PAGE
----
Sunday, January 31, 2016

Year of Mercy and Confession

Yesterday's Knoxville News Sentinel had a review of sorts of Pope Francis's recent book, The Name of God Is Mercy: A conversation with Andrea Tornielli, tr. Oonagh Stransky (Random House, 2016). After an opening paragraph which seems to see the interpretive key to this pontificate in the papal choice of shoes, the article then goes on to comment on the book as a series "anecdotes of mercy." The reviewer is right in that this book, composed as a conversation, contains numerous appealing anecdotes of various personal and ministerial experiences during the Pope's long life, recounted as the article notes "in a way the man and the woman in the street can understand." These include accounts of priests and others who particularly influenced the Pope in the course of his life and even some more background about his episcopal motto (derived from the Venerable Bede) Miserando atque eligendo. And, being an interview, a conversation, the book is exceptionally engaging for the reader.

On the particular subject of confession, the article quotes the Pope's famous comment, repeated in his book, that the sacrament is not intended to be a "torture chamber," which was originally from the Pope's October 25, 2013, Santa Marta homily. But there is actually a lot more about confession in this book - not surprising perhaps in a book written in connection with a Holy Year, an occasion when confession is traditionally emphasized. For example, elaborating on his now so very famous "Who am I to judge?" comment, the Pope spoke od confession as part of the ministry of pastoral accompaniment. "I prefer," the Pope says, "that homosexuals come to confession, that they stay close to the Lord, and that we pray all together. You can advise them to pray, show goodwill, show them the way, and accompany them along it" (p. 62).

Clearly, the Pope proposes to promote confession, but he is also acutely aware of the perennial problem of routine confession. "If you are talking about the penitent who automatically repeats a formula, I would have to say that he was not well prepared, he was not well catechized, he does not know how to self-examine, and he does not realize how many sins he actually commits. ... when there is the kind of repetitiveness that becomes a habit, you cannot grow in the awareness of yourself or of the Lord" (p. 59).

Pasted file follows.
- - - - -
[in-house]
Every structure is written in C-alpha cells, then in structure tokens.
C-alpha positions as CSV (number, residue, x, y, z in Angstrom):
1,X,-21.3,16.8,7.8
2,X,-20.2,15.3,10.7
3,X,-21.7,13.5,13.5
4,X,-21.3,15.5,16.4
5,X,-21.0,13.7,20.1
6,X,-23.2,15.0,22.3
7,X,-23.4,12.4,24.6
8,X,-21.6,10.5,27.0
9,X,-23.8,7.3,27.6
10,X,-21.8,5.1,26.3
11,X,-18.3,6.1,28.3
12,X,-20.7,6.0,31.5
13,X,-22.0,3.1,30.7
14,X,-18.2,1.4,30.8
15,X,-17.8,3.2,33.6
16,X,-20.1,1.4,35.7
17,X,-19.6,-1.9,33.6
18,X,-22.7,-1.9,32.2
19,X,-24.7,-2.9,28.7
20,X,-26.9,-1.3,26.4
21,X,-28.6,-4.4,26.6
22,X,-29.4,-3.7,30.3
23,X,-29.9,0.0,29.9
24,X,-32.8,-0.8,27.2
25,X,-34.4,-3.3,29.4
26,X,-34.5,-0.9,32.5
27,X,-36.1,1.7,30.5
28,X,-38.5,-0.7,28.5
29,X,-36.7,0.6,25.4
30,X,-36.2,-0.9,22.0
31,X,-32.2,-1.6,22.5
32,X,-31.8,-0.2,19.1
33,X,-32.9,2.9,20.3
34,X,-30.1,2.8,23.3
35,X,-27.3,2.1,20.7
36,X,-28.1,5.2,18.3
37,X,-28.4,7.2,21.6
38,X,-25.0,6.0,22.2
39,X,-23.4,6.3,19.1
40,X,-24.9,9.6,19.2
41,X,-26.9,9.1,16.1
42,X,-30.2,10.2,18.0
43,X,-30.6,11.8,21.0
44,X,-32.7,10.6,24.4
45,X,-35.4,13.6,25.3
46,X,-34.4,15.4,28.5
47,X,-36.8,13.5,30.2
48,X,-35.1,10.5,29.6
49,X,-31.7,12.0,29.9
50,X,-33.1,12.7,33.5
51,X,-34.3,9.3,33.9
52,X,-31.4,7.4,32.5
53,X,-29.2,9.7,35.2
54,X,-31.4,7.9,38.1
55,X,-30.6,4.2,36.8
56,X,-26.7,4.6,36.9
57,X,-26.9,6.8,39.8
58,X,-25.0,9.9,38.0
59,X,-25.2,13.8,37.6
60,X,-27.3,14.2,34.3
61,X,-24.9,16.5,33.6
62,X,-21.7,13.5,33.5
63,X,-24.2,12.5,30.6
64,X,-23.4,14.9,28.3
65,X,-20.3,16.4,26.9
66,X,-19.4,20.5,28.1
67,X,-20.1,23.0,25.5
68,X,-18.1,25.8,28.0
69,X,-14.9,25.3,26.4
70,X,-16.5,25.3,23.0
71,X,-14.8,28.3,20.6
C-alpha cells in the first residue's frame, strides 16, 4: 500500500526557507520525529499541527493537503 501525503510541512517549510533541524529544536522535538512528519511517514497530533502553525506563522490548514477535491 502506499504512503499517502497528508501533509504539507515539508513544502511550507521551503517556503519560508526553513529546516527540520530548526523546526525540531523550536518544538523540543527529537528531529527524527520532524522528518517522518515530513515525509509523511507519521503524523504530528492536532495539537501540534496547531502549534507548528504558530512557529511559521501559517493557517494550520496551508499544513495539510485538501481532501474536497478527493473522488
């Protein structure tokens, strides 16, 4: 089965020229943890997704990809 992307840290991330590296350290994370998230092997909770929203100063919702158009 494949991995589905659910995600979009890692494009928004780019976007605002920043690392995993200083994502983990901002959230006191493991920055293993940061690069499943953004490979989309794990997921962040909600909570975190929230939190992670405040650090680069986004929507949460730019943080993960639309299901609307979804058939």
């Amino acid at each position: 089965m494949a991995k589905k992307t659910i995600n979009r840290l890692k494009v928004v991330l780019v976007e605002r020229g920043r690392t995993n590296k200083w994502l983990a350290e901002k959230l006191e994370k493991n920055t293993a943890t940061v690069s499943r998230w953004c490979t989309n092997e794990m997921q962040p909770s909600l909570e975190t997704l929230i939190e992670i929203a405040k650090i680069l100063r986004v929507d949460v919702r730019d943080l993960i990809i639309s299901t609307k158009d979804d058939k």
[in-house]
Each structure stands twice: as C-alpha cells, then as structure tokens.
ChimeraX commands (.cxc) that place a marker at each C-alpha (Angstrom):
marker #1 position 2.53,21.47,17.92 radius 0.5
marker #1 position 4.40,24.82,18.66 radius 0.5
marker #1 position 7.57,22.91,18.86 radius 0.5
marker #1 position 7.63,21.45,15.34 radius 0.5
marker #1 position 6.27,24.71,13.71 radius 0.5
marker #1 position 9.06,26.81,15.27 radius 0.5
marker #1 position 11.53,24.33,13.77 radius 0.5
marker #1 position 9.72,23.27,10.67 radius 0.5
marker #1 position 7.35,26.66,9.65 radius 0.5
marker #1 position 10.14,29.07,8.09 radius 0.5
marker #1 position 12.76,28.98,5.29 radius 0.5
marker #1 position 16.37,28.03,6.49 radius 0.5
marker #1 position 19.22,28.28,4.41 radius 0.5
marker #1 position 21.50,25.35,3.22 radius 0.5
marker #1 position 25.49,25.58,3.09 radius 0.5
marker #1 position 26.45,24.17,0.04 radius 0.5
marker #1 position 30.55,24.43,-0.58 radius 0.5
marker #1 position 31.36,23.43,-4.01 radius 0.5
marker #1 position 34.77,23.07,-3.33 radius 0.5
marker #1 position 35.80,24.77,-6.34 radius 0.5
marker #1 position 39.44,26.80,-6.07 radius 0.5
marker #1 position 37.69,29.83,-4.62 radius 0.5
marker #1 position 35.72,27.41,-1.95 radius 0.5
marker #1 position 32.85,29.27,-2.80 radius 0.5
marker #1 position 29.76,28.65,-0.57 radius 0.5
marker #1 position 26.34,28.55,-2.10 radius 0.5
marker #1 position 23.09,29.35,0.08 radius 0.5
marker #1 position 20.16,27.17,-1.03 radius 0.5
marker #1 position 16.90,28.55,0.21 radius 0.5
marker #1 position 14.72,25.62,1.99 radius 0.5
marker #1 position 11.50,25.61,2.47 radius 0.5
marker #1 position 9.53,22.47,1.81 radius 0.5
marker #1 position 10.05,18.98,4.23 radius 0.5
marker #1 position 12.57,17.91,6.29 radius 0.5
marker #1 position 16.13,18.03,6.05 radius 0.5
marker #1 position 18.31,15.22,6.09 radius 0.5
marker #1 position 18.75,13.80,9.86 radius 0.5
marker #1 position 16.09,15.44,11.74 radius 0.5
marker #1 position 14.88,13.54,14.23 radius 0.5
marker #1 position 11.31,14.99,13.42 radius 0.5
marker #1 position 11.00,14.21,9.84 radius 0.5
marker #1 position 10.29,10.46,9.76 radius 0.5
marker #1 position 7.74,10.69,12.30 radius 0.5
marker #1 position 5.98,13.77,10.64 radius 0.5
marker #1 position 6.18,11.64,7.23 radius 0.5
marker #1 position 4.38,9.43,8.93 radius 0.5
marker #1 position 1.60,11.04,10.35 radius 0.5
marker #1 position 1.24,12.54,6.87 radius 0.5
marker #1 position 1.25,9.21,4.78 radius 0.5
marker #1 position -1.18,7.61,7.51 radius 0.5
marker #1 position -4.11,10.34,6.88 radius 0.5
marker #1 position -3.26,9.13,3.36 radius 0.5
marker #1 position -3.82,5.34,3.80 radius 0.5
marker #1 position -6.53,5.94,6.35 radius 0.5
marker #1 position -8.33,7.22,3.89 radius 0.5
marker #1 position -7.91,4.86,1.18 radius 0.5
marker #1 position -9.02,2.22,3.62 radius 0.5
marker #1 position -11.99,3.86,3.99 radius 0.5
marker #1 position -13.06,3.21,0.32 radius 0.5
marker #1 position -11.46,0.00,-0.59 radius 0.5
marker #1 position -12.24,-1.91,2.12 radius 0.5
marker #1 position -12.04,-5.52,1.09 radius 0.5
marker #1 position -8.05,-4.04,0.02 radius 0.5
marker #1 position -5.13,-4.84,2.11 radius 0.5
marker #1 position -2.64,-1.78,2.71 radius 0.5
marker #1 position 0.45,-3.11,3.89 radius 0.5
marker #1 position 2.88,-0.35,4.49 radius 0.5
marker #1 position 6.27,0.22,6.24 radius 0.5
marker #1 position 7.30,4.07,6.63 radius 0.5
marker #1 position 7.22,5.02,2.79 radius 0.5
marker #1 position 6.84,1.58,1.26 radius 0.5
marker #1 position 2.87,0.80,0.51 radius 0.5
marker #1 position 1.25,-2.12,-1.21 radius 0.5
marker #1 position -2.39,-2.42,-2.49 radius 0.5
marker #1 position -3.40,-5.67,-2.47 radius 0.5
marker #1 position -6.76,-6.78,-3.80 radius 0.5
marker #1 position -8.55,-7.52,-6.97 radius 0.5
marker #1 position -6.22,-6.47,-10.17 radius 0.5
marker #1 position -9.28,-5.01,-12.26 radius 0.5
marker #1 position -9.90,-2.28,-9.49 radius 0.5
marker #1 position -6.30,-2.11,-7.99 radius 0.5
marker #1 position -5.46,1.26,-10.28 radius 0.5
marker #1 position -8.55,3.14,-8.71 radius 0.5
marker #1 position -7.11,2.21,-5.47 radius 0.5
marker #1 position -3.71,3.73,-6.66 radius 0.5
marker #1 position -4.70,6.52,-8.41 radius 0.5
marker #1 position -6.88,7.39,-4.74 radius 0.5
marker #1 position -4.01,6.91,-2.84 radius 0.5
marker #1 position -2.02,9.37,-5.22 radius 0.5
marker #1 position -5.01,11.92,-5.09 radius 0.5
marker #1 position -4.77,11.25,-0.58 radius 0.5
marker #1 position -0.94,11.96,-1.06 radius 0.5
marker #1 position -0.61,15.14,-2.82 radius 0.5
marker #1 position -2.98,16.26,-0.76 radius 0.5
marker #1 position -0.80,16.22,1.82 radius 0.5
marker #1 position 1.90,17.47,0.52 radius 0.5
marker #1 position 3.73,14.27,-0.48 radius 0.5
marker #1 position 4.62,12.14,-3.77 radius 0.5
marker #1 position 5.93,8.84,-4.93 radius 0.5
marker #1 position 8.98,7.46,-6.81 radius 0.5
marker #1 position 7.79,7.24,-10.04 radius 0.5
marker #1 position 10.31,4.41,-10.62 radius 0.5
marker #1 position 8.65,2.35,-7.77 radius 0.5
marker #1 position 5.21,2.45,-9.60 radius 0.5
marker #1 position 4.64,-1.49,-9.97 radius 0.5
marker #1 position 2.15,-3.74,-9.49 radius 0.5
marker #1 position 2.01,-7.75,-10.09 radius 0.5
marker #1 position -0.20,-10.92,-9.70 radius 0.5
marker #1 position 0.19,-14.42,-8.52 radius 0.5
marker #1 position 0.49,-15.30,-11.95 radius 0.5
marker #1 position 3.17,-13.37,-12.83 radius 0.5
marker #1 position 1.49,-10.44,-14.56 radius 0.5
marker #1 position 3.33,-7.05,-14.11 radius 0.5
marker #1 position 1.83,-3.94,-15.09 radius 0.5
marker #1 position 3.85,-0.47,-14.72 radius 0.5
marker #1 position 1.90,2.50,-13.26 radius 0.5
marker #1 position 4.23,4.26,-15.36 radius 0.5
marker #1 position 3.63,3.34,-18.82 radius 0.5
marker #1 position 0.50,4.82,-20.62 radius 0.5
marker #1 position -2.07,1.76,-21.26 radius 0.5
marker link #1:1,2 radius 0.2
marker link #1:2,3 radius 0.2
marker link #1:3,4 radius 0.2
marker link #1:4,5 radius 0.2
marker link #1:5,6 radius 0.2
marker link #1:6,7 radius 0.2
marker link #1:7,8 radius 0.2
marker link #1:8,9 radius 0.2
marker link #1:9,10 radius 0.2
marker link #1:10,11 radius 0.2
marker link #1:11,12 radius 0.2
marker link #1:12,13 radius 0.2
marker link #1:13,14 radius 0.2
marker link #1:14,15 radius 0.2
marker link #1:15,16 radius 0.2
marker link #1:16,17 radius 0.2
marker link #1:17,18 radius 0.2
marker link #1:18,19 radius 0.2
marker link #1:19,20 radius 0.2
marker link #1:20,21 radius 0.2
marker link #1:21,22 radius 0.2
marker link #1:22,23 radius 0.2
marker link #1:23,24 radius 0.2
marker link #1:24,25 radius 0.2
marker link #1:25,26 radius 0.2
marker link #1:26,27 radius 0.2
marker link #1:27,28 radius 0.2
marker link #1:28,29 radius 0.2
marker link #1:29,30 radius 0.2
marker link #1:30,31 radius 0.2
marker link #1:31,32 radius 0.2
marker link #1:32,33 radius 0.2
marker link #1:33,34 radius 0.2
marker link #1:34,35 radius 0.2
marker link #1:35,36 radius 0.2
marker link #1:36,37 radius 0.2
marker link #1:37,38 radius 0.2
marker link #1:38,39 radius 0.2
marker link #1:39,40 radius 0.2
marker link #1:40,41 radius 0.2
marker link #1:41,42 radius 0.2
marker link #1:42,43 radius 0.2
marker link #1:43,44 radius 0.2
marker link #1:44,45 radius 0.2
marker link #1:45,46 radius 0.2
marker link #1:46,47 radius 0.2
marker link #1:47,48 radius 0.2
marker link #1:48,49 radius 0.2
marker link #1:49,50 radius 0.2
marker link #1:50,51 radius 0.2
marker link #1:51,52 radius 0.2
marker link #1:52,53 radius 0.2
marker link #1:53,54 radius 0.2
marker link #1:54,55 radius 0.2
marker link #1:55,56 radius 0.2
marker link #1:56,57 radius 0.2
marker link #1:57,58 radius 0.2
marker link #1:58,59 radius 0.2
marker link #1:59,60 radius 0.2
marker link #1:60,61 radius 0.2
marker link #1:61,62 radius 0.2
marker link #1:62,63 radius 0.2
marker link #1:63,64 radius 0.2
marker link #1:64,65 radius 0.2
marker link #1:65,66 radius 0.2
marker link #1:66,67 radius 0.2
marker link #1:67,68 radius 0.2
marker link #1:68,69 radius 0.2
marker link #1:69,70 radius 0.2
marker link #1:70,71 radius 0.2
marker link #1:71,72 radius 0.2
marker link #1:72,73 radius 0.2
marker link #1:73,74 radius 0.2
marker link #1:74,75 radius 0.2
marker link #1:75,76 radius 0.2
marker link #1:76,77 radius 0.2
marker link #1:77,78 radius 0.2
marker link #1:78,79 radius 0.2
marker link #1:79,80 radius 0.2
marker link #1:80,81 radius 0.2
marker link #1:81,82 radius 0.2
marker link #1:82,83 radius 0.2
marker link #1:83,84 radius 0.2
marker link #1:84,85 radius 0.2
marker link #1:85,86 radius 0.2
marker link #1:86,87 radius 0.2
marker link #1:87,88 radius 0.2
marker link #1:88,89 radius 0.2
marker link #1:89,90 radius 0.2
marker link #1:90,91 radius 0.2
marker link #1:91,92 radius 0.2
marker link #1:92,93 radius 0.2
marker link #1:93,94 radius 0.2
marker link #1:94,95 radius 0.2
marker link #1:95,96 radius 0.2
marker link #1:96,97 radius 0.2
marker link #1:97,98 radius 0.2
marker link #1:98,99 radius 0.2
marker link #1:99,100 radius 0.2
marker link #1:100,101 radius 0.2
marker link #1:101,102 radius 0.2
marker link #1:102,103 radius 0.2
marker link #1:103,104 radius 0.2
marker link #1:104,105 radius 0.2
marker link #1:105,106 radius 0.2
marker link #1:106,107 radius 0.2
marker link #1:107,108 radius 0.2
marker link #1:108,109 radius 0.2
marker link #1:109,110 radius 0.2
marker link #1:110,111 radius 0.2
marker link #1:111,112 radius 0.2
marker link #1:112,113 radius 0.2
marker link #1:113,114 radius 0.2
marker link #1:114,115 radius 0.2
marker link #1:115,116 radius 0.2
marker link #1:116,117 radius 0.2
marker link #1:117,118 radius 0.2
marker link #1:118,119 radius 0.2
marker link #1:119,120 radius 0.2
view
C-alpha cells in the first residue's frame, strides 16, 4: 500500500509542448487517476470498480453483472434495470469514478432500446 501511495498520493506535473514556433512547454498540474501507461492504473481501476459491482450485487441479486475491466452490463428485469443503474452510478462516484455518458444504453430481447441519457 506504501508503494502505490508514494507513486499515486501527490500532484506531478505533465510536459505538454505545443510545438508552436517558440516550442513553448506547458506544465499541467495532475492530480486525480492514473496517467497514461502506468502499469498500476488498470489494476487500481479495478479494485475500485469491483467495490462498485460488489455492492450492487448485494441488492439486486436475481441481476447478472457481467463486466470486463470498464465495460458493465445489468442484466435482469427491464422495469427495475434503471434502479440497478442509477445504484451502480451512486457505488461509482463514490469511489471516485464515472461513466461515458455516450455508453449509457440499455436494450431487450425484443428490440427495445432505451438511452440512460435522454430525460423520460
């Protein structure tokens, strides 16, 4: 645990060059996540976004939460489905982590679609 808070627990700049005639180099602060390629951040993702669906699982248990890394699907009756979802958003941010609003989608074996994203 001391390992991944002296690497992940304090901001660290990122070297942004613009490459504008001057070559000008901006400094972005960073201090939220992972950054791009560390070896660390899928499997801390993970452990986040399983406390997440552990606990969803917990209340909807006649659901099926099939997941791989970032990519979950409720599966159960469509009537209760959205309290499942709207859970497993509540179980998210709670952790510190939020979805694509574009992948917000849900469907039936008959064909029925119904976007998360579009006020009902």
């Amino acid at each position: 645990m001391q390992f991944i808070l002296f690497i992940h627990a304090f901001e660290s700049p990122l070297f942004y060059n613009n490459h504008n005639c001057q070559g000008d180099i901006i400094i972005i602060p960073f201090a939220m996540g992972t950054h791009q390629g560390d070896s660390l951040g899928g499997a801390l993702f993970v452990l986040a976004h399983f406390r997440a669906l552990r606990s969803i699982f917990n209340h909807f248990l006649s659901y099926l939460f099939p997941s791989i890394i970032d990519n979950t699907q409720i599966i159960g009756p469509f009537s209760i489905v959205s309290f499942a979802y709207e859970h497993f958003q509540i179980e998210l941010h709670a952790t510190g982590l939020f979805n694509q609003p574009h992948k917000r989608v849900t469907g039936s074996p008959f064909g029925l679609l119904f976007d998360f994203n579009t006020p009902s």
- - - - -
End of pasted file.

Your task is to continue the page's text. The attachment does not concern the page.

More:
I think that the Pope is touching on a very important predicament in which the sacrament of penance finds itself today. The sacrament was, of course, intended for reconciliation with God and the Church after serious sin, and certainly still serves that purpose well - however different the externals are from the experience of the early Church. It also, I believe, meets needs of those aspiring to a more intense spiritual experience, for whom the sacrament may serve as a sort of (or accompaniment to) spiritual direction. But what about everyone else? What about that vast multitude whose religious experience lies largely somewhere in between those two extremes? For them, confession can easily become routine - even when done only occasionally. Indeed that may help explain why so many nowadays confess only occasionally or very rarely or not at all.

One solution sometimes suggested is to cultivate a habit of going to confession. That was the idea, I suppose, behind the monthly confessions that were part of my parochial school experience. On the Thursday before the first Friday of every month, all 1000+ of us would be trooped over to the church for confession. But, if the goal was to inculcate a habit, it seems not to have succeeded, since mine was also the first generation many of whom easily abandoned confession not long after!

One of the practices always associated with a Jubilee year is confession, and parishes all over the world will be offering additional opportunities to receive the sacrament and in various ways encouraging people to do so more often. But for any of that to work, we will also have to accompany people to the sacrament in ways which help everyone to experience it in a way which actually seems effective for them in their specific situation. That may be one of the greatest challenges - and possible opportunities - of this Holy Year of Mercy!

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